Cooler, shorter days are upon us but wonderful autumn colour is also prevailing at the moment and should be enjoyed and celebrated! There is a lot to be getting on with in the garden as we prepare for the winter ahead, and also for next spring, as far off as it may seem.
Prepare for the autumn and winter ahead…
Plant, plant, plant
Autumn is an exciting time to be in the garden. Temperatures may be dropping, and the days getting shorter, but autumn is historically the best planting time of the year. The dry ‘stressful’ summer has passed, but temperatures haven’t plummeted yet. This transition phase from summer to winter, gives rise to warm, moist soil, and perfect growing conditions; as plants ‘settle in’ and establish a robust root system before going dormant for winter.
Water, water, water!
New plantings need to be watered in well, and then supplied with a continuous source of moisture. Without a well-established root system to find the moisture they need, these plants are more reliant on you to provide it, particularly if autumn doesn’t turn out to be as wet as we perhaps all expect it to be.
Get lost in a sea of winter bedding
The range and choice of winter bedding keeps extending as we move further into autumn, making for much more exciting shopping decisions at your local garden centre. Bursts of pansy, viola and cyclamen colour can really brighten a waning garden that’s struggling after a colourful summer.
Clean, paint and fix
Make the most of the remaining dry weather by painting, cleaning and fixing any garden structures in need of attention. Greenhouses, fences, sheds and patios should all be checked and ‘spruced up’ as required. A deep clean will also ensure any pests and disease are prevented from camping out over the winter!
Once sparkling clean, don’t let the undercover areas become wasted space – as well as using them as a home for tender plants during the winter; be productive and keep growing! A great time for germination, sow salad seed where your summer planting once was, for supplies of cut and come again salad, rocket and parsley throughout the winter.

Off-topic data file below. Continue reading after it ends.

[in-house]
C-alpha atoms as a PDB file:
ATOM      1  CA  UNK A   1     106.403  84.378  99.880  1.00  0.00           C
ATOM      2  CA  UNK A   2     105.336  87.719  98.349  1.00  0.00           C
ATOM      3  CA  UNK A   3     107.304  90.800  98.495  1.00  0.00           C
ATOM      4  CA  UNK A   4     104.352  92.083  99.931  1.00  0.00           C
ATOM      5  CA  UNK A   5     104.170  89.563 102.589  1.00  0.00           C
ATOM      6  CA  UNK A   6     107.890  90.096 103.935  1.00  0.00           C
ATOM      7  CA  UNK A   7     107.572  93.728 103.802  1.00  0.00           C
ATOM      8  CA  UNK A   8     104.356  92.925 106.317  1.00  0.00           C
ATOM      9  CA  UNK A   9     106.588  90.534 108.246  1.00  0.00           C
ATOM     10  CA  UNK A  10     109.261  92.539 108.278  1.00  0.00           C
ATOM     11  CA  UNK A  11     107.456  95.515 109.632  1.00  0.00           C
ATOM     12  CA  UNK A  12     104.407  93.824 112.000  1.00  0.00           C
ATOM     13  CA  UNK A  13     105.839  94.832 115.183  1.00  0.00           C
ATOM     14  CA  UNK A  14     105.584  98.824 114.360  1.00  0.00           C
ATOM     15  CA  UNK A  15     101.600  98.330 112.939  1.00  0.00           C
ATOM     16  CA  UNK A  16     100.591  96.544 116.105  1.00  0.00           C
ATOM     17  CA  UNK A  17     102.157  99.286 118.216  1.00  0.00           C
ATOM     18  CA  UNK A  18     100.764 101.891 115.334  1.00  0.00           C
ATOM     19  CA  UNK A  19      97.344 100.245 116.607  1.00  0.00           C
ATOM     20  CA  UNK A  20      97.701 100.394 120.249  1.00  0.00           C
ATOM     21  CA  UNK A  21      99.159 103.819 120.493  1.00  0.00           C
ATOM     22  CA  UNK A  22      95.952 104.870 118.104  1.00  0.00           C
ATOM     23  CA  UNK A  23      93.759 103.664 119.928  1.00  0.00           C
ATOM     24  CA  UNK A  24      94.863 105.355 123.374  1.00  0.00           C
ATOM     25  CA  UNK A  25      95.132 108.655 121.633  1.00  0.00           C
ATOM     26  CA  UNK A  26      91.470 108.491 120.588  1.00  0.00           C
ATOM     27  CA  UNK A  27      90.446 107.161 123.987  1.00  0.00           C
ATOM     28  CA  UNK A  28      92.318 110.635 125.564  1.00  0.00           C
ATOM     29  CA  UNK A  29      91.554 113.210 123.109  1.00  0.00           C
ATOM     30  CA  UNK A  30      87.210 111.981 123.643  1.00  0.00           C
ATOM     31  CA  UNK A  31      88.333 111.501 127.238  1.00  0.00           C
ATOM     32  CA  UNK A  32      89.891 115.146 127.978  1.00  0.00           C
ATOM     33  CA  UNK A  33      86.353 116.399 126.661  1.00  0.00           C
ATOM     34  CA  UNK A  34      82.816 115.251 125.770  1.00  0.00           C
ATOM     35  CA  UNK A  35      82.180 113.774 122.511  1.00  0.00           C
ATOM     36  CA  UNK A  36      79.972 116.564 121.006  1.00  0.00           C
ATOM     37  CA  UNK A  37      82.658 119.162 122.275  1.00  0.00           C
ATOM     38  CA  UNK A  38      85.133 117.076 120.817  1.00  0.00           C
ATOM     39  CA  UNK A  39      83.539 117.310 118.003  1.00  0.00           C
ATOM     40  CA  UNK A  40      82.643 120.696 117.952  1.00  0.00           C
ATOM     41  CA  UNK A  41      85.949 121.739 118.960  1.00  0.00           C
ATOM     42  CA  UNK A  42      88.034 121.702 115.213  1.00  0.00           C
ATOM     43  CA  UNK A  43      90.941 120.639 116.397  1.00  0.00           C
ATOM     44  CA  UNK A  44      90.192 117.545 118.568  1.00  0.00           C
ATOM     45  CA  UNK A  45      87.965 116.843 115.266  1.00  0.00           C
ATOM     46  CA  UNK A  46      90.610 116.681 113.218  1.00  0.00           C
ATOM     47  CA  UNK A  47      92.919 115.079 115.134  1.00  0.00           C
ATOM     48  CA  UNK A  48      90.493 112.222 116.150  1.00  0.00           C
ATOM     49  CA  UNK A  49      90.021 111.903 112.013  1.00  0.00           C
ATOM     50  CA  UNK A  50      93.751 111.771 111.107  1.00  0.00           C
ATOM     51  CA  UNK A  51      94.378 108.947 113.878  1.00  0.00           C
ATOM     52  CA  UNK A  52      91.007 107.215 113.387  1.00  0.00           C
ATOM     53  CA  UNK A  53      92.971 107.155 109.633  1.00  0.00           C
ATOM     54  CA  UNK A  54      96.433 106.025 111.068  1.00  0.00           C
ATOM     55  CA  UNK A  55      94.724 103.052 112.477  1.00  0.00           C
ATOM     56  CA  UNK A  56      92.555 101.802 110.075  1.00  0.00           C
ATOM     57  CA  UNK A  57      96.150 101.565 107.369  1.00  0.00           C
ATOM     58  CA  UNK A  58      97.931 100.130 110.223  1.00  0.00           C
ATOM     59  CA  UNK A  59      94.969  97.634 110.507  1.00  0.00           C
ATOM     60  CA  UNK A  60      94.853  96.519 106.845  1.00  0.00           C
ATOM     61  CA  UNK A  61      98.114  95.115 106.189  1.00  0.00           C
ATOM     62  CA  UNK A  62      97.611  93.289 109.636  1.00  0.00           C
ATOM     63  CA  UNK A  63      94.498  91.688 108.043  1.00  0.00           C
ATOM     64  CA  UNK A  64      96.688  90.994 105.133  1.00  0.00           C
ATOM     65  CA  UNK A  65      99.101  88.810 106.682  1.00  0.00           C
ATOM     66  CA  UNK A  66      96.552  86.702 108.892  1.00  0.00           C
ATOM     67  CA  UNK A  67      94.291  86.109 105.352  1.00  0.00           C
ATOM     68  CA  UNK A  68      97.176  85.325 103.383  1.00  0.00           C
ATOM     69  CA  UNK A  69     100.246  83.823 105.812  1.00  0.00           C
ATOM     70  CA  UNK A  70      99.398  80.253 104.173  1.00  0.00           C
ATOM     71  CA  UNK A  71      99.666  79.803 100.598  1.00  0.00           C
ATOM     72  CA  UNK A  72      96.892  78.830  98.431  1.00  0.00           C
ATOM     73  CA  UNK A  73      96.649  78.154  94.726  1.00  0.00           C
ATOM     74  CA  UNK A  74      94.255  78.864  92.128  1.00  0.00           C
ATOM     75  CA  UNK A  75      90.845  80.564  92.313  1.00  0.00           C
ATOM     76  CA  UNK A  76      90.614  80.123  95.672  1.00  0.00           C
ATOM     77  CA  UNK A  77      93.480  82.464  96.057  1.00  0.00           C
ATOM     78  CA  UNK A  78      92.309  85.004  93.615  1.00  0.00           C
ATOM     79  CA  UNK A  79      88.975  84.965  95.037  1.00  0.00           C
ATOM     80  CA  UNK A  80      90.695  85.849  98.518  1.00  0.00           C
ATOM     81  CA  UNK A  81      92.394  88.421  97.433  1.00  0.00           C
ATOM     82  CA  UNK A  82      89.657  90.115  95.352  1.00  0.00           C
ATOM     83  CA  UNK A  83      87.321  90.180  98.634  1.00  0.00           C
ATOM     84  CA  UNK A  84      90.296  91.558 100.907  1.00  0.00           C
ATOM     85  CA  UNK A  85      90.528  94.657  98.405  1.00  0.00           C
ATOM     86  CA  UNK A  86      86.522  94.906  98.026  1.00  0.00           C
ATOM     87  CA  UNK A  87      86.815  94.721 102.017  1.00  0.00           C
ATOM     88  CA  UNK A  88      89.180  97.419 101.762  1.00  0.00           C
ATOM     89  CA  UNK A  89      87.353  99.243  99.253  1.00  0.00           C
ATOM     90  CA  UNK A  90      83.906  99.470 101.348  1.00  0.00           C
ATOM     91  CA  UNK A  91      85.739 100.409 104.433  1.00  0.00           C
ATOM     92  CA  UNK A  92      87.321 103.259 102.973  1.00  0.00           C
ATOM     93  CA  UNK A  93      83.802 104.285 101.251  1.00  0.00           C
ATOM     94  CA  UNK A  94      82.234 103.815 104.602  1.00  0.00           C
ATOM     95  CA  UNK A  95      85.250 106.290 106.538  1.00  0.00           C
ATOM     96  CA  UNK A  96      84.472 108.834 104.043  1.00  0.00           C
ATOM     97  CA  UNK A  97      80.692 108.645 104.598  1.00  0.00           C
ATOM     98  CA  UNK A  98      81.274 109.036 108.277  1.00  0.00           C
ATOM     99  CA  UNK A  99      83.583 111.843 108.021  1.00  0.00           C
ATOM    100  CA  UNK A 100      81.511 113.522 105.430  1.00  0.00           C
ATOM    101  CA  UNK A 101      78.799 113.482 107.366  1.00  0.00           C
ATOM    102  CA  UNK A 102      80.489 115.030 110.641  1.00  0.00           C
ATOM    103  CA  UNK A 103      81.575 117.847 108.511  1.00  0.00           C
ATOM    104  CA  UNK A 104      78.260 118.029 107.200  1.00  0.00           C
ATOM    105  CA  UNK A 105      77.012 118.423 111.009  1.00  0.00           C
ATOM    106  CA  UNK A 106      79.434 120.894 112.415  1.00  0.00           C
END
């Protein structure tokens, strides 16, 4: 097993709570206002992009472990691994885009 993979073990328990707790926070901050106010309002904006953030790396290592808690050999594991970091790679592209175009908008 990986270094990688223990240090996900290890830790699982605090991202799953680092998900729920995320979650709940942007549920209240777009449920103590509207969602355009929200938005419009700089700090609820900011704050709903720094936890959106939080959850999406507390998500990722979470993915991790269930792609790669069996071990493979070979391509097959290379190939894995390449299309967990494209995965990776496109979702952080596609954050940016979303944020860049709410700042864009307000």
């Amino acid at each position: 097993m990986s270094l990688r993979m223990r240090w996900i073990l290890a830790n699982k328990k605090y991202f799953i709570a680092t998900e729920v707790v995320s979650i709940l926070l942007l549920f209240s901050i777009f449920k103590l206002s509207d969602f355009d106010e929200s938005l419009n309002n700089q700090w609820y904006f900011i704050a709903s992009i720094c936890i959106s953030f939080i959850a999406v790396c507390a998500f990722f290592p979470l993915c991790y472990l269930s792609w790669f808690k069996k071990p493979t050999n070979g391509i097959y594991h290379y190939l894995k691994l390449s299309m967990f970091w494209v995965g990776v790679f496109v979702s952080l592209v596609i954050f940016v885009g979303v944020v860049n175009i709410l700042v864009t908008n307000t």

Top tip: Watch for slugs! We highly recommend Neudorff slug & snail killer – organic pellets completely safe around children and animals (so safe in fact, that the Neudorff company MD ate a handful to prove it!)
Cut back perennials that have died down
Some of the later flowerers may still be working hard to put on a final display of colour but for most the time has passed. Cut stems close to the crown or dormant base of the plant, but above any new growth. It’s better to delay pruning of more tender plants until next spring when any risk of frost has passed.
We have lots of apples coming through on our trees now – hopefully you’ve found the same. Harvesting apples and pears should be high on the agenda around now. Look out for windfalls that have fallen from the tree, (this will help indicate when the fruits are ready), and do a taste and texture test to make sure you’re harvesting at the right time. Soft fruits like autumn raspberries will also be ready for picking, and don’t forget to take advantage of your local hedgerows – blackberry picking is always a firm favourite! Then get making and baking, from sauces to salads, pies to crumbles, there’s so many ways to make use of all that delicious fruit. Have too much? Just pop it in the freezer for another day!
Prepare for next spring and beyond…
Select spring bulbs
You may have already planted spring flowering bulbs like daffodil, hyacinth, and crocus, with plans for others like tulips also in the pipeline, but what about onion and garlic bulbs? Plant in a sunny, well drained spot in shallow drills, with their necks just protruding from the soil. With regular weeding and watering they should be ready to harvest when the foliage starts turning yellow.
Sow green manure
Green manure suppresses weeds, adds nutrients to the soil, improves soil structure and helps control pests. After you’ve dug out the last of your potatoes and onions, sow green manure on the veg patch. Crops like mustard will grow up very high very quickly. Simply chop it back and let the worms do the work. A dark cover over the top will trap out the light, and prevent anything else from growing. Well-prepared soil will then greet you in spring.
Rake up the ingredients for leafmould
Sometimes it may seem a pointless exercise, especially when the wind is blowing, but you can make lovely leaf mould from raked leaves. A great soil improver, lawn conditioner, and mulch, simply pack moist leaves into a suitable container, and leave them to rot. You’ll be glad you did this time next year…or the year after!
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